Scenario-based learning, though quite overused in today’s e-learning courses, still has a charm to it that attracts Instructional Designers to this strategy. Whenever there is a need to engage the learner and make courses interactive, use scenarios. And why not! After all, shouldn’t your courses be engaging enough to motivate the learners to take them? Scenarios are an icing on the cake to an otherwise dull, boring, and linear course. The learner would definitely be motivated now! The motivation, though, can be interpreted differently from a learner’s perspective – it could either be to get certified, achieve a training goal, or meet employer expectations.
Argh!! There goes a brilliant strategy down the drain.
Now, imagine if a learner’s real motivation is the fun and excitement of going through the course, enjoying full control over the learning. Wouldn’t that be great?
Welcome to learner-driven scenarios, a slightly ‘difficult to implement’ but effective strategy to provide flexible learning options and opportunities for higher levels of engagement. Hand over the reins to the person who wants to learn. The learner gets to choose the learning method based on personal preferences. Excellent, it’s all very hunky-dory in theory, but how do you apply it?
Well, to put things in perspective, consider learner-driven scenarios a subset of Exploratory Learning. Begin with analysing the starting point and the destination point the learner should ideally be at. Next, list out all possible methods the learner can utilize to make that journey exciting and the ones that will make the journey painful. Then, prepare a question bank from these methods and let the learner choose the path, learning from mistakes made along the journey. Remember, you should be a guide and a mentor walking the path along with the learner, rather than being that authoritative dictator using the stick to teach the learner.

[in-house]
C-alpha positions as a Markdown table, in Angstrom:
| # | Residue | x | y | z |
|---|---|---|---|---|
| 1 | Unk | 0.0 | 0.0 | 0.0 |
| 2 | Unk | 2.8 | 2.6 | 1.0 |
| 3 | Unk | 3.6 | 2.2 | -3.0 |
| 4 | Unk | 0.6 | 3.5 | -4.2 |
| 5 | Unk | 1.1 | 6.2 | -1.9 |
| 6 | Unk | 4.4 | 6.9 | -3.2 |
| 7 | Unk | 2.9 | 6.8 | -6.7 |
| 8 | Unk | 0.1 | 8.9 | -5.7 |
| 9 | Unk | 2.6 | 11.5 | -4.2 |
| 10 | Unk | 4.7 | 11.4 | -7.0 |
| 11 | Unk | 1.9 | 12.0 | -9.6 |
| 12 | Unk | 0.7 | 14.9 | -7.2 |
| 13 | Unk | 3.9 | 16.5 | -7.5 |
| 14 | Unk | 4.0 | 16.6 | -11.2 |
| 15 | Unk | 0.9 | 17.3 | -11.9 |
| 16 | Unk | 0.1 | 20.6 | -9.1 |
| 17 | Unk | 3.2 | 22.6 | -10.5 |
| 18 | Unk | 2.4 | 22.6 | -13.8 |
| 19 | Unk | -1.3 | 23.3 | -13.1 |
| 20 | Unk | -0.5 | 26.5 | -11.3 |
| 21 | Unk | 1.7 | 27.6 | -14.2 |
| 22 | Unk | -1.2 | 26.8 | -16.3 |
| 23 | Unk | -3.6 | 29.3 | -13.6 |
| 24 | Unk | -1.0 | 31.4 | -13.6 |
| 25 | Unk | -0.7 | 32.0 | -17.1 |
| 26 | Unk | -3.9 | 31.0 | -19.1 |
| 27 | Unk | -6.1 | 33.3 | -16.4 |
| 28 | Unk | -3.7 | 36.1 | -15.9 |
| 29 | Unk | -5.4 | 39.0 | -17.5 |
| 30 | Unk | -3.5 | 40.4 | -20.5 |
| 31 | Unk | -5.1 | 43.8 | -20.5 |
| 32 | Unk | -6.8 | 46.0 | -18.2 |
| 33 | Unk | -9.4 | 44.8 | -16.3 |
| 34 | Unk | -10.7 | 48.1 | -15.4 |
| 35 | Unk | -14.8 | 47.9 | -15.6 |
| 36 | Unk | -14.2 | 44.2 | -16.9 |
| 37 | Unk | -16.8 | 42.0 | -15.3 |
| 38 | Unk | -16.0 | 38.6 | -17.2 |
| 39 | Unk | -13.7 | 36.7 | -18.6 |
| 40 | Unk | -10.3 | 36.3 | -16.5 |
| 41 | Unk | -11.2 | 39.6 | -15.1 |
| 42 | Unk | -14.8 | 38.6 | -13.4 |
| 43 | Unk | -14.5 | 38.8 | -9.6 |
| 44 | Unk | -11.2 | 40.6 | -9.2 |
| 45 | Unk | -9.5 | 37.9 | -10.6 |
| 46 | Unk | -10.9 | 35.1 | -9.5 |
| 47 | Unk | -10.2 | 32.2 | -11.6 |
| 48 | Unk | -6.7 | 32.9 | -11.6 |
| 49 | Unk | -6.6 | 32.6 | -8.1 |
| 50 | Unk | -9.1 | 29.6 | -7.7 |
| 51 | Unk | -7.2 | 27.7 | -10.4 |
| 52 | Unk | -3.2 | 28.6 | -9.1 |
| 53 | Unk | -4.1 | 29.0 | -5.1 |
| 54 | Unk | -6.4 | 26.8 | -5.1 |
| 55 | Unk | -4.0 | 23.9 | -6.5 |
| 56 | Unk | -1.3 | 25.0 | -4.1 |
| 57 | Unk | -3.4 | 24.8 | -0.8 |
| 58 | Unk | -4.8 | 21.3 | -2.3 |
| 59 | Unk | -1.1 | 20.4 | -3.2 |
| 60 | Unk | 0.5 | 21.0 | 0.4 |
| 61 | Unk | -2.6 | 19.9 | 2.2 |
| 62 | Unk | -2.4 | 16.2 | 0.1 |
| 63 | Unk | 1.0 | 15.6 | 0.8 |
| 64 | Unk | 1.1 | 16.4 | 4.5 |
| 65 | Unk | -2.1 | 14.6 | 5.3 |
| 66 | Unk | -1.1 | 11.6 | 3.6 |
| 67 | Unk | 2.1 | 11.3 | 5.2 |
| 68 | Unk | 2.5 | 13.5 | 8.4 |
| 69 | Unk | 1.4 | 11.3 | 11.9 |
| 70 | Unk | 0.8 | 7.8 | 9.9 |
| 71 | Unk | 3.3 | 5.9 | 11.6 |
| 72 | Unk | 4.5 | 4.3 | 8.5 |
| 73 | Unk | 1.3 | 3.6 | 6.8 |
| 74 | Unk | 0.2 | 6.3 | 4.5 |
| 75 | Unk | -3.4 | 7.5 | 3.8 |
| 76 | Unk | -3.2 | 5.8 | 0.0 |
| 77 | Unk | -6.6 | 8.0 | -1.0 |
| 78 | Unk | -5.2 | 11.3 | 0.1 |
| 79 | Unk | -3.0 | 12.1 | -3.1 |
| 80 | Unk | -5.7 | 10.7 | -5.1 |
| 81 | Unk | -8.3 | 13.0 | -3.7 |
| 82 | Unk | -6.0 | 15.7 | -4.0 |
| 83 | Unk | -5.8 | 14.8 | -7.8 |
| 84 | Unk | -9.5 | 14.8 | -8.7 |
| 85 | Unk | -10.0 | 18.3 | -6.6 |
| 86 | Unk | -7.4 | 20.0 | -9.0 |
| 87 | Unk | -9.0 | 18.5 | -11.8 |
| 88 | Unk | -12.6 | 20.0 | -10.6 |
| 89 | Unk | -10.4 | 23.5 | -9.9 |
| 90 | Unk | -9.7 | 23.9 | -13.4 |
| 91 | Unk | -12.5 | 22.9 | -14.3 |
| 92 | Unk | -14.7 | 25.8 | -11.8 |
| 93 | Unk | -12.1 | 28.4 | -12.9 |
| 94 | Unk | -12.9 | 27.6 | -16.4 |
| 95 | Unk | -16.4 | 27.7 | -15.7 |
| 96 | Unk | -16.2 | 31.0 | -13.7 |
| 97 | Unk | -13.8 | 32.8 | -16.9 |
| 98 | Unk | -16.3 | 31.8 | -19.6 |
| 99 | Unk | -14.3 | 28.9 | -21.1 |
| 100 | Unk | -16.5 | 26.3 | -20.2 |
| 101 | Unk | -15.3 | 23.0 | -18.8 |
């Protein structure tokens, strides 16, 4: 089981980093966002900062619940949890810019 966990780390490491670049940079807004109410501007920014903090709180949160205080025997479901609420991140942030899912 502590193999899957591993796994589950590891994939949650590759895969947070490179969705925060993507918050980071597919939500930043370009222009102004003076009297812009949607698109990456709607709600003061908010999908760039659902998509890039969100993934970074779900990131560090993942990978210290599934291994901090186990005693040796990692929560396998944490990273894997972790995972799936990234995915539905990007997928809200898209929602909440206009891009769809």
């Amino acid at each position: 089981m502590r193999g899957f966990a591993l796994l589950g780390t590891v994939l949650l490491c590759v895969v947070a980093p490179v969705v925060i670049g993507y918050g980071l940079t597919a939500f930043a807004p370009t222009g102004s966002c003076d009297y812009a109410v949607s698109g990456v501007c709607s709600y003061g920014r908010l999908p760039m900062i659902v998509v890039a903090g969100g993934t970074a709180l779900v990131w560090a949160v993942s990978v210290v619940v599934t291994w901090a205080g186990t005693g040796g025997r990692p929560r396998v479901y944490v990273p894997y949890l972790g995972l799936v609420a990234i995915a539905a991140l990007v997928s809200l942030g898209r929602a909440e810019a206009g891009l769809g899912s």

Scenario-driven learning; the traditional tried and tested strategy of building learning solutions or learner-driven scenarios; putting the learner’s needs first; bringing that much needed zeal to your courses! Which one would you choose?